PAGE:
I witnessed closely all of Turkey's electoral campaigns in recent years with a researcher's curiosity. The local elections of 2014 come to the forefront as a case study, as those elections were held immediately after the FETÖ-led operations of December 17 to 25. Targeting four ministers and almost one hundred businessmen, those operations were realized by the spies of FETÖ in the very heart of the state bureaucracy and aimed at creating a negative perception of President Erdoğan and the ruling Justice and Development Party (AK Party). Unfortunately, the main opposition Republican People's Party (CHP) put to use all that fabricated evidence in its electoral campaign, while the Gulenist Terror Group (FETÖ) began to support, in each electoral district, the closest rival of the AK Party, including the Peoples' Democratic Party (HDP). Yet, the AK Party won the elections, while FETÖ and the opposition parties, who were picturing the president as a dictator, lost the elections.
In a similar vein, in the presidential elections of 2014, when for the first time the electorate voted to elect the president directly, the opposition political parties held on to the same goal, i.e. overthrowing President Erdoğan, and repeated the same arguments of FETÖ. As I took part in the president's strategy team, I closely observed that the president's electoral campaign mainly focused on communicating the promises and vision of the president to the electorate. Erdoğan won the elections and has become the first president who was directly elected by the votes of the people. In other words, it was clear that the electoral strategy of the opposition political parties, that aimed to overthrow the president without any alternative policy or vision, went bankrupt.
In the elections of June 2015, when Recep Tayyip Erdoğan was the president and Ahmet Davutoğlu was the prime minister, the sum of the votes of the opposition political parties were for the first time higher than those of the ruling AK Party. Yet, as they could not have formed a government, Turkey went to the polls again. After the elections of November 2015, the AK Party came to power alone. However, the spy and criminal ring FETÖ, who couldn't pulled down President Erdoğan through democratic elections, shockingly attempted a coup d'état.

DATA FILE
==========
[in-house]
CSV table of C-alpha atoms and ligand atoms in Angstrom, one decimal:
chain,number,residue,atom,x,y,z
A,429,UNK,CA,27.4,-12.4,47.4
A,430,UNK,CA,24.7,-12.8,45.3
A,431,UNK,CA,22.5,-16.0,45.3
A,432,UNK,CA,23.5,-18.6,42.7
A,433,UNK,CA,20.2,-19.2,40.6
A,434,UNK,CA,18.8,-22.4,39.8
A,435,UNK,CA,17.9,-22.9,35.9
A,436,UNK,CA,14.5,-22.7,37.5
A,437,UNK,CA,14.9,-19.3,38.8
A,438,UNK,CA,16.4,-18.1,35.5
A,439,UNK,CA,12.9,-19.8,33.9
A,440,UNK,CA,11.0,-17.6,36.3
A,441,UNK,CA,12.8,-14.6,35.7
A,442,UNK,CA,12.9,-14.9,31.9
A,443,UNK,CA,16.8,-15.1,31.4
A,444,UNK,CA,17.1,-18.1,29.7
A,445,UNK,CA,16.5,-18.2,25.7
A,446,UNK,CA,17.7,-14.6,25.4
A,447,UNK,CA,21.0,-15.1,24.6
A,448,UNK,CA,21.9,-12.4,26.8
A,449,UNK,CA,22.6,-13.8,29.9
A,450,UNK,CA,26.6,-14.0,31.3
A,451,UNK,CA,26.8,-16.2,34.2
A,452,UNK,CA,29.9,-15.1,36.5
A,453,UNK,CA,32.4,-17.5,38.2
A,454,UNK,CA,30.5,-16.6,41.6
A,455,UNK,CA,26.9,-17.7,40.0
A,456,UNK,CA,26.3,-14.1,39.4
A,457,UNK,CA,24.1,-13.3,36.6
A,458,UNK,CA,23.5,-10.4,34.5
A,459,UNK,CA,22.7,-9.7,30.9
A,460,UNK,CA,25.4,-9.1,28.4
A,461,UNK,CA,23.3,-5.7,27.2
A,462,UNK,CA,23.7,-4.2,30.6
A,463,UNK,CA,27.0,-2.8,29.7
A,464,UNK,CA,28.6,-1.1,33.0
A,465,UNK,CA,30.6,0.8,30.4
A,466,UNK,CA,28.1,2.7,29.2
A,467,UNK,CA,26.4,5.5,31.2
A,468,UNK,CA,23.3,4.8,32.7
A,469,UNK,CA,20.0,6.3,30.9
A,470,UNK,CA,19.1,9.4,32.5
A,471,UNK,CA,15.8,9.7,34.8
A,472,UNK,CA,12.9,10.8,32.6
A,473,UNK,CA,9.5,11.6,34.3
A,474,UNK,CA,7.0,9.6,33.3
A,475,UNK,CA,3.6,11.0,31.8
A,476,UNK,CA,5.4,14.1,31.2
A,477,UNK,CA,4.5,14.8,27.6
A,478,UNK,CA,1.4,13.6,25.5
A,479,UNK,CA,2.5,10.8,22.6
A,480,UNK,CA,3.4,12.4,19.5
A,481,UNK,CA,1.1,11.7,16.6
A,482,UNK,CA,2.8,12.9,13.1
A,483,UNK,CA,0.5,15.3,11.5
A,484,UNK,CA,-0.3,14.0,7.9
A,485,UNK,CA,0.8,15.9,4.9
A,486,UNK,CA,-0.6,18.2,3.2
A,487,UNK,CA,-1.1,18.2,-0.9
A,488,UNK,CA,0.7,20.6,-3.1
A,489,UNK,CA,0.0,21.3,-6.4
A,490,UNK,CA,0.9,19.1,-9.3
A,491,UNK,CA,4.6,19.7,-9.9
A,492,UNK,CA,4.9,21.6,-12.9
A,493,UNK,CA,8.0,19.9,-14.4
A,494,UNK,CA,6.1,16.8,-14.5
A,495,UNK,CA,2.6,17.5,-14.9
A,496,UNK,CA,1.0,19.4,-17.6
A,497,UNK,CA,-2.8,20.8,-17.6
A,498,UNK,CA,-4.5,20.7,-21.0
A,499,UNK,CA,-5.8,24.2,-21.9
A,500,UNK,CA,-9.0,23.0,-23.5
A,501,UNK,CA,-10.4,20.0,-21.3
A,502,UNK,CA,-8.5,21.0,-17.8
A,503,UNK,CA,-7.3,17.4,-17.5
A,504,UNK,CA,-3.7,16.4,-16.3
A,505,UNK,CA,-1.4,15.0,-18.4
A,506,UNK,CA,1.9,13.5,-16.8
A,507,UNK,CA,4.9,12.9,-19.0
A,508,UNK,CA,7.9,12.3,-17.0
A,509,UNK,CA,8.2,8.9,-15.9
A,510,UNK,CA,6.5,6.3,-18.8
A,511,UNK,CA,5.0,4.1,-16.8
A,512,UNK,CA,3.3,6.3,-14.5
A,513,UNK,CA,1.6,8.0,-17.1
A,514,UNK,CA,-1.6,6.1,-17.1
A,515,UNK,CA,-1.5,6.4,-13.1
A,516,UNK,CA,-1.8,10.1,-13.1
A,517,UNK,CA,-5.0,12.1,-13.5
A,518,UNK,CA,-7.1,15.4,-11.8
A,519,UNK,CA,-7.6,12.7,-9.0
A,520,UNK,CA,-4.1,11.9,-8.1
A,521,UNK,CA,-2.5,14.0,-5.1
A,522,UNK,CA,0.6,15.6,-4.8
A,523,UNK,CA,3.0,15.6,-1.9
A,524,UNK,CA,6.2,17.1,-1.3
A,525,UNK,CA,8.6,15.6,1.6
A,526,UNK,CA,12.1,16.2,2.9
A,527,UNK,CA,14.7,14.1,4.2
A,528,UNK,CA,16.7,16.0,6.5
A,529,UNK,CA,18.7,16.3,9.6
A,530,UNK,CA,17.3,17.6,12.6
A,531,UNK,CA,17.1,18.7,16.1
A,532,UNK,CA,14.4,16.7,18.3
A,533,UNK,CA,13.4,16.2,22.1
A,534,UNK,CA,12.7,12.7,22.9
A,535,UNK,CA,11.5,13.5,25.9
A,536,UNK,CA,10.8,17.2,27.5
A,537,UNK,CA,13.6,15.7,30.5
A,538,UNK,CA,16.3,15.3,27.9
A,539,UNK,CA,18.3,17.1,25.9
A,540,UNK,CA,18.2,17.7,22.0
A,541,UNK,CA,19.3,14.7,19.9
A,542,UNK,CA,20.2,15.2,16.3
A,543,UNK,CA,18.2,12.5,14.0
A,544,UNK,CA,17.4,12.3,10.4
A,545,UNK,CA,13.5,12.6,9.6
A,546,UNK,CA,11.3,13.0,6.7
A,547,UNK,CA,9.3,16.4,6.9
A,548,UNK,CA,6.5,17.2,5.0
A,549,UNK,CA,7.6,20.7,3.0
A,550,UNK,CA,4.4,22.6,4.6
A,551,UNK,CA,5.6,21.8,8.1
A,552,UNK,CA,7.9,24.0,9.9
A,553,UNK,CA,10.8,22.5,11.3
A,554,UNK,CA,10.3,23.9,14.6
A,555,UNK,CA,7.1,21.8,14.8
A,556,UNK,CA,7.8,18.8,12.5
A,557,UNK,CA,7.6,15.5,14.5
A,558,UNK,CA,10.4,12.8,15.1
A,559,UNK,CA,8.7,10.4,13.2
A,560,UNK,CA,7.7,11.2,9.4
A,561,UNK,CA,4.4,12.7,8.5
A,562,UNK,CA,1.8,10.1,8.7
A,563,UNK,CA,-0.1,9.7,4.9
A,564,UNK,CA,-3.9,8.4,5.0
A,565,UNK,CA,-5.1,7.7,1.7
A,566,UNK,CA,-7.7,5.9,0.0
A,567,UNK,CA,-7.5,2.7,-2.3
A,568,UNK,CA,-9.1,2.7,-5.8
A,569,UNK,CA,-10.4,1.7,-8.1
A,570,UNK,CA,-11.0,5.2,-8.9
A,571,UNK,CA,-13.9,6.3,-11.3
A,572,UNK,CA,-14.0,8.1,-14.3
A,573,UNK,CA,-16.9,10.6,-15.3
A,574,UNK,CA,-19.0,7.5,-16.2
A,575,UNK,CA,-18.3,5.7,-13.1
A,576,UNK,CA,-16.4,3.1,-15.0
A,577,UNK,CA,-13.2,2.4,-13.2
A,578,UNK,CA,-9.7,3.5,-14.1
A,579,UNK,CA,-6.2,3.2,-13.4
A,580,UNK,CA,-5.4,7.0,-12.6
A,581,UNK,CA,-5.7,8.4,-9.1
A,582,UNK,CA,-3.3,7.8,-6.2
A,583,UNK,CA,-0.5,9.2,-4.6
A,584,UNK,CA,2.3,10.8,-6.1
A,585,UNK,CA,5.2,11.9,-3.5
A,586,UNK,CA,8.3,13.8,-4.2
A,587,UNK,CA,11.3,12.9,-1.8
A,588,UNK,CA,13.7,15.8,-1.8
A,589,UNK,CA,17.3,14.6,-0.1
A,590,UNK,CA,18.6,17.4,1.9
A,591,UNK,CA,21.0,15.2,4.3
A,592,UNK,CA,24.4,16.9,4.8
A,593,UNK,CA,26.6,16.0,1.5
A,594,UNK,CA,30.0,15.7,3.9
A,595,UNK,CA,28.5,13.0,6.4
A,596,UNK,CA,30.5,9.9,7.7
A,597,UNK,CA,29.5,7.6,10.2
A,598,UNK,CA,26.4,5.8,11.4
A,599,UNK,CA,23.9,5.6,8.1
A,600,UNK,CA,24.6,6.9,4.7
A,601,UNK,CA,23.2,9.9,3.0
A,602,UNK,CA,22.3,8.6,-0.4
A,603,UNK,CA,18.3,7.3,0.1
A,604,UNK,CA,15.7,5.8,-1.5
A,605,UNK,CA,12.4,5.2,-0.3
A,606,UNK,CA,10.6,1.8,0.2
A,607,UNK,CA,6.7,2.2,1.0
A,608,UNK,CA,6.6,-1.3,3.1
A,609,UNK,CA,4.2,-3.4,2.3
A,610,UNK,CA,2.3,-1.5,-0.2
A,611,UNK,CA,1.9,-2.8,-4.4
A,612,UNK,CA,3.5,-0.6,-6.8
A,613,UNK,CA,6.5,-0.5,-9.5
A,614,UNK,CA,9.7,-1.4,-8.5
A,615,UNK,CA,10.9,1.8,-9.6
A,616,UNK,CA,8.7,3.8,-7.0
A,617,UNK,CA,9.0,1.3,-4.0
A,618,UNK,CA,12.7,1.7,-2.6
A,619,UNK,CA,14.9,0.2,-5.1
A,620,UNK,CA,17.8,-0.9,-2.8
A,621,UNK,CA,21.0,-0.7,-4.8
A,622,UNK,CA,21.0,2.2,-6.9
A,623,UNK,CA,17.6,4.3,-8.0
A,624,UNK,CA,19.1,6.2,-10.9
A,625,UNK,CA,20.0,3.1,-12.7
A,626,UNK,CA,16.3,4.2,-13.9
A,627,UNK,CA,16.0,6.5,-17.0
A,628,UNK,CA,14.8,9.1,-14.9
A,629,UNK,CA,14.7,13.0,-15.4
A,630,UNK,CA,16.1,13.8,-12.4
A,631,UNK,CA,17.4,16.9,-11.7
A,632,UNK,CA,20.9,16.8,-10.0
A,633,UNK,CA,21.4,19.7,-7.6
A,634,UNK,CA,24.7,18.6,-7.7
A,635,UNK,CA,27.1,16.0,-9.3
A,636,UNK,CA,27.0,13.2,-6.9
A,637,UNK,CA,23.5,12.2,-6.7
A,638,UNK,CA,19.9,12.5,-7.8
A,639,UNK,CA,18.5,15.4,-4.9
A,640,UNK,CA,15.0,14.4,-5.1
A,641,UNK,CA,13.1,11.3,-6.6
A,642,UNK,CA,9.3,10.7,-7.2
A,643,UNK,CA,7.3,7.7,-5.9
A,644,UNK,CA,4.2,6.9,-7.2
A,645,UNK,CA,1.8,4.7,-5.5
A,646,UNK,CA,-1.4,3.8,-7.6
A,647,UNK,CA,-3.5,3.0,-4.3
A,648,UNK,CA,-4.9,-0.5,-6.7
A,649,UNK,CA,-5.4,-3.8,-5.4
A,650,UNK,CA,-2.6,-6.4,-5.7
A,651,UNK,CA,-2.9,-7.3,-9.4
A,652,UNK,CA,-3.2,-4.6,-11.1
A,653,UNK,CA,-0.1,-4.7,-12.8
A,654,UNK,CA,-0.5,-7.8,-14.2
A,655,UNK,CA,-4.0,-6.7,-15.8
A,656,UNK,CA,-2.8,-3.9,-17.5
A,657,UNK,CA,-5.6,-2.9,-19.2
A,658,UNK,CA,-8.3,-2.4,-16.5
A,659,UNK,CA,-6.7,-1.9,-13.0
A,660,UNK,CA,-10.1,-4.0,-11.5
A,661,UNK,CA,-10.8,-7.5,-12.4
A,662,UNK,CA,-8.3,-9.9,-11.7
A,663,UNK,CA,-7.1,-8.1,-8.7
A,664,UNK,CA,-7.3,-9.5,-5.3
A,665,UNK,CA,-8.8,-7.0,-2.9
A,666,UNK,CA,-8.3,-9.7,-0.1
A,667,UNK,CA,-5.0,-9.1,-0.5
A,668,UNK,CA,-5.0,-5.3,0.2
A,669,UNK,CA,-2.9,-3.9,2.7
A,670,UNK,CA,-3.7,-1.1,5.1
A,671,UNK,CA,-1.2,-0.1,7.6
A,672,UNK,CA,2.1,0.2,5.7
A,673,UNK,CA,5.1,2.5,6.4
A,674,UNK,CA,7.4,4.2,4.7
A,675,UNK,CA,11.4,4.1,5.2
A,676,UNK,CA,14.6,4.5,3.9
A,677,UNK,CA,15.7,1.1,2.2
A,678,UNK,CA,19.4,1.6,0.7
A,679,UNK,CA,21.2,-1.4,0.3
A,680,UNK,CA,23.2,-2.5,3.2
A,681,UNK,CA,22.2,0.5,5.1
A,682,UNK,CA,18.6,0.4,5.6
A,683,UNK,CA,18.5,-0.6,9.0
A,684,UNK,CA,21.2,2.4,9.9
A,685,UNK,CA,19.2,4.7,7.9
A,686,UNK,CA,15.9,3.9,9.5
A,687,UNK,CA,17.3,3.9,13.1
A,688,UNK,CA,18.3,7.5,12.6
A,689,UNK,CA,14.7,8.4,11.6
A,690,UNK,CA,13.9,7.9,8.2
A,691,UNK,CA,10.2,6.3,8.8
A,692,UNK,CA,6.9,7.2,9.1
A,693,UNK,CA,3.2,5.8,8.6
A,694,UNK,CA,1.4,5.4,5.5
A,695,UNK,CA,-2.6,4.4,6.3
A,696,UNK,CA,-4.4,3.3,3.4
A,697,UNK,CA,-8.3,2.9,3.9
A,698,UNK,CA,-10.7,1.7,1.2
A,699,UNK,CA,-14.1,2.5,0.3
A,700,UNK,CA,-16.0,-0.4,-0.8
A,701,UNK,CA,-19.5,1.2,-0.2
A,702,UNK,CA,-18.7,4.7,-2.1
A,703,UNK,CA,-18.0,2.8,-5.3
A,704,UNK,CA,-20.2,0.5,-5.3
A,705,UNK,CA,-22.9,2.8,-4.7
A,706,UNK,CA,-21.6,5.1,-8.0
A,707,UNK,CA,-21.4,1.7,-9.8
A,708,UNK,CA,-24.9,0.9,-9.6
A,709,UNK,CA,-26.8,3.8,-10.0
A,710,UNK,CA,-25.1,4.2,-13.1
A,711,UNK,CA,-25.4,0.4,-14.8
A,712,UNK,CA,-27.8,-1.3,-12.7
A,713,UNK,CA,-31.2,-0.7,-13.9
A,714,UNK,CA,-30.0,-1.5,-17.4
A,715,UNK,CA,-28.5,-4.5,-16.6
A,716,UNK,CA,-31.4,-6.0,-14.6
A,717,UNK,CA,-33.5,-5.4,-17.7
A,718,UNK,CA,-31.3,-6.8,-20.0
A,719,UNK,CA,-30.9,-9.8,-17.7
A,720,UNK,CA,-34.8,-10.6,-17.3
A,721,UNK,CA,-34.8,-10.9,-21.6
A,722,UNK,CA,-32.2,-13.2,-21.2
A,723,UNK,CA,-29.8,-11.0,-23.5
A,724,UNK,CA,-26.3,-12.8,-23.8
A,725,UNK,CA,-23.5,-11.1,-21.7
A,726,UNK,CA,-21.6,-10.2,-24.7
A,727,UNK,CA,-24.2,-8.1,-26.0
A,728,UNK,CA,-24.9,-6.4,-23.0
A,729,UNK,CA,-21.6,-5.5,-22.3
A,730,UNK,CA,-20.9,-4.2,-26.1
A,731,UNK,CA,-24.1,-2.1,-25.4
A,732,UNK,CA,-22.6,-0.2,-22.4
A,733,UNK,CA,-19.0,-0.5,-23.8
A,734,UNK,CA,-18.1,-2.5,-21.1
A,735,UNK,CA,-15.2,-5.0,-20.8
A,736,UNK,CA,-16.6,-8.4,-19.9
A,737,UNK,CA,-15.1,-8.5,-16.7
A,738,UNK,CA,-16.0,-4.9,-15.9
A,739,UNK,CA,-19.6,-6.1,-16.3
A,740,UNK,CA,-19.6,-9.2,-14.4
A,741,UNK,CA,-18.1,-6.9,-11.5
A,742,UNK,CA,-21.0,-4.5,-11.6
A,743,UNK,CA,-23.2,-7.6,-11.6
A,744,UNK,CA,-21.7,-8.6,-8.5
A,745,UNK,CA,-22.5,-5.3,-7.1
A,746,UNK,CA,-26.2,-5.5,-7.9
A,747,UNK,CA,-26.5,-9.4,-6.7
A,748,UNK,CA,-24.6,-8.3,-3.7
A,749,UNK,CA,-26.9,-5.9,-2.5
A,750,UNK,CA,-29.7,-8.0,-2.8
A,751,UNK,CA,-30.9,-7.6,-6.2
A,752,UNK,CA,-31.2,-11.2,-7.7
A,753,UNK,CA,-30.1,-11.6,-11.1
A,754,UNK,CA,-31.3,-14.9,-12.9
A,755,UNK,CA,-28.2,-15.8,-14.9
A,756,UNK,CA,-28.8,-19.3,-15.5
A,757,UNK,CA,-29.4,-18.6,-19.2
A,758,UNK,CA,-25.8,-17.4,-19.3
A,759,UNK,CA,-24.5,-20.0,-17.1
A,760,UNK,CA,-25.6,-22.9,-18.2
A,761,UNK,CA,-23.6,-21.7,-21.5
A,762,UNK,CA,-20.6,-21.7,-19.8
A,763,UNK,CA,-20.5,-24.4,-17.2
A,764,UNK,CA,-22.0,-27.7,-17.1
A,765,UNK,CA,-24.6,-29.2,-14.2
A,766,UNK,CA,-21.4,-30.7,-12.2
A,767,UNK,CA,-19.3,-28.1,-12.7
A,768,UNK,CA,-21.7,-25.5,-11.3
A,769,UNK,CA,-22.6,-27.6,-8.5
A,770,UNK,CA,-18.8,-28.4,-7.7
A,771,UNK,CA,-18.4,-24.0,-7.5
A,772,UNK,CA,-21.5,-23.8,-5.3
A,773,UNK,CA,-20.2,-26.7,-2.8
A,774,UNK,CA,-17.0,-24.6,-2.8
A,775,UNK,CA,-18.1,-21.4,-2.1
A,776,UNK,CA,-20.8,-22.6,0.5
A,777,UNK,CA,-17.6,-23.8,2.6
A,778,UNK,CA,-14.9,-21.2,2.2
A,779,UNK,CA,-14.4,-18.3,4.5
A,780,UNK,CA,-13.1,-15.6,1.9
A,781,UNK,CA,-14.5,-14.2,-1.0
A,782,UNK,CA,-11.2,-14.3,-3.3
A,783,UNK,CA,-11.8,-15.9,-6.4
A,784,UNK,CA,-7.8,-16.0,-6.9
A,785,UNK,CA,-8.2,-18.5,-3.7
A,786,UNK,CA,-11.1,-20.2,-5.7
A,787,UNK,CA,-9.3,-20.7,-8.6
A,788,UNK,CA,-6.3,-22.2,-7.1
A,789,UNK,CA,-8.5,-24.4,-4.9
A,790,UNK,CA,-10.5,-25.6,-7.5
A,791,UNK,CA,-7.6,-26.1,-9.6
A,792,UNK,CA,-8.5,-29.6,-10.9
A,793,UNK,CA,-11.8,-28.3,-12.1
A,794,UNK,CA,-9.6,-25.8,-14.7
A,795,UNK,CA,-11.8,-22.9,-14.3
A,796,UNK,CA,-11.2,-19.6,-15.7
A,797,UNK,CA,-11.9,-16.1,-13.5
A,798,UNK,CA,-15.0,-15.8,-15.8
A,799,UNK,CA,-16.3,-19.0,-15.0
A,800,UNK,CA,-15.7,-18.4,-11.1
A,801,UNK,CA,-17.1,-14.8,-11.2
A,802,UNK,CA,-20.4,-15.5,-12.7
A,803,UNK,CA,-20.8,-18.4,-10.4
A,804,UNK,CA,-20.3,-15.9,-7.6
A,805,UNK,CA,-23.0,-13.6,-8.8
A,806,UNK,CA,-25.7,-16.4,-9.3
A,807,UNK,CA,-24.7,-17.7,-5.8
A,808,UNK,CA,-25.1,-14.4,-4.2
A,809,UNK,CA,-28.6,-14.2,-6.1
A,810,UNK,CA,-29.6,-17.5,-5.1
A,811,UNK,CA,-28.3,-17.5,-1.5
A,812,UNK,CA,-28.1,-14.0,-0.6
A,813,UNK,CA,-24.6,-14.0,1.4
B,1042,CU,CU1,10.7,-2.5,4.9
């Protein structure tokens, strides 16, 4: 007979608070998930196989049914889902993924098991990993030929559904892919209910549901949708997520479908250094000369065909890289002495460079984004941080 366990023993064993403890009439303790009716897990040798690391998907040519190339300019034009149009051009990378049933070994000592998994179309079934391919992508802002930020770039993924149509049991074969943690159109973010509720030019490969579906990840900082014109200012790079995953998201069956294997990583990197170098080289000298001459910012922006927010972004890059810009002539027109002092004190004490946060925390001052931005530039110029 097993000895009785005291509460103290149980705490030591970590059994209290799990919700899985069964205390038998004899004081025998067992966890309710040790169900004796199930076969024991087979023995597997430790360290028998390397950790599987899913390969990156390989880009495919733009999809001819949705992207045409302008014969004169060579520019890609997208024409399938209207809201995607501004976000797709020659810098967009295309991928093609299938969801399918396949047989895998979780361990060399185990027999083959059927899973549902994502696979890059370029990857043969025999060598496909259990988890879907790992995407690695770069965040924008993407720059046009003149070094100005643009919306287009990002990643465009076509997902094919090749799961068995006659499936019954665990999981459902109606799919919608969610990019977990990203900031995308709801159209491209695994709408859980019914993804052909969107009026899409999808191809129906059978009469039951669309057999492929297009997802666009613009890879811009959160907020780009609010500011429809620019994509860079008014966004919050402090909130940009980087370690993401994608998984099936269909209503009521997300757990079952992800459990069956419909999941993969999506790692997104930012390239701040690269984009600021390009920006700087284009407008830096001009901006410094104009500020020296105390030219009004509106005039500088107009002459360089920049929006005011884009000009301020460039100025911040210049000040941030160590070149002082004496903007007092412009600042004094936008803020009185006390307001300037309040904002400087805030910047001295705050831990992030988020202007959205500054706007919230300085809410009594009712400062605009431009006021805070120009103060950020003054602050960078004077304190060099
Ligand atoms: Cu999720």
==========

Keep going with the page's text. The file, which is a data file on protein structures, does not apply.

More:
During the failed coup d'etat of July 15, 2016, the members of FETÖ in the Turkish Army atrociously opened fire on civilians and murdered hundreds of unarmed people. The coup d'etat was defeated by the unrivaled resistance of the people, while certain countries, most notably Germany, appeared to be on the side of the coup plotters. Invoking the people to defend Turkish democracy, President Erdoğan immediately became the hero of the country. According to the surveys of the GENAR held on the failed coup d'etat, 95 percent of the participants affirmed the president's attitude on the night of July 15. In this respect, the statements of the Western states on the failed coup d'etat, which concerned the plotters instead of condemning the plot, were more than disappointing.
Henceforth, Turkey now has a new politics with a new sociology. The conservative alliance between the AK Party and the Nationalist Movement Party (MHP) concluded with constitutional amendments which decreed the introduction of the presidential system.
During the last presidential elections, opposition political parties repeated their mistakes by bringing forth a hallow electoral strategy that mainly concentrated on overthrowing President Erdoğan, while the president's campaign included a comprehensive vision for Turkey's future in all fields of foreign policy, economy, security, social politics and so forth. The electors overwhelmingly voted for the candidate who has the resolution to administer the country. Fortunately, the influence of FETÖ on the elections this time seemed to be dimmed and feeble.
In short, President Erdoğan has won the elections by promising stability and development, while the opposition political parties have lost the elections due to their inability to create an alternative politics and vision.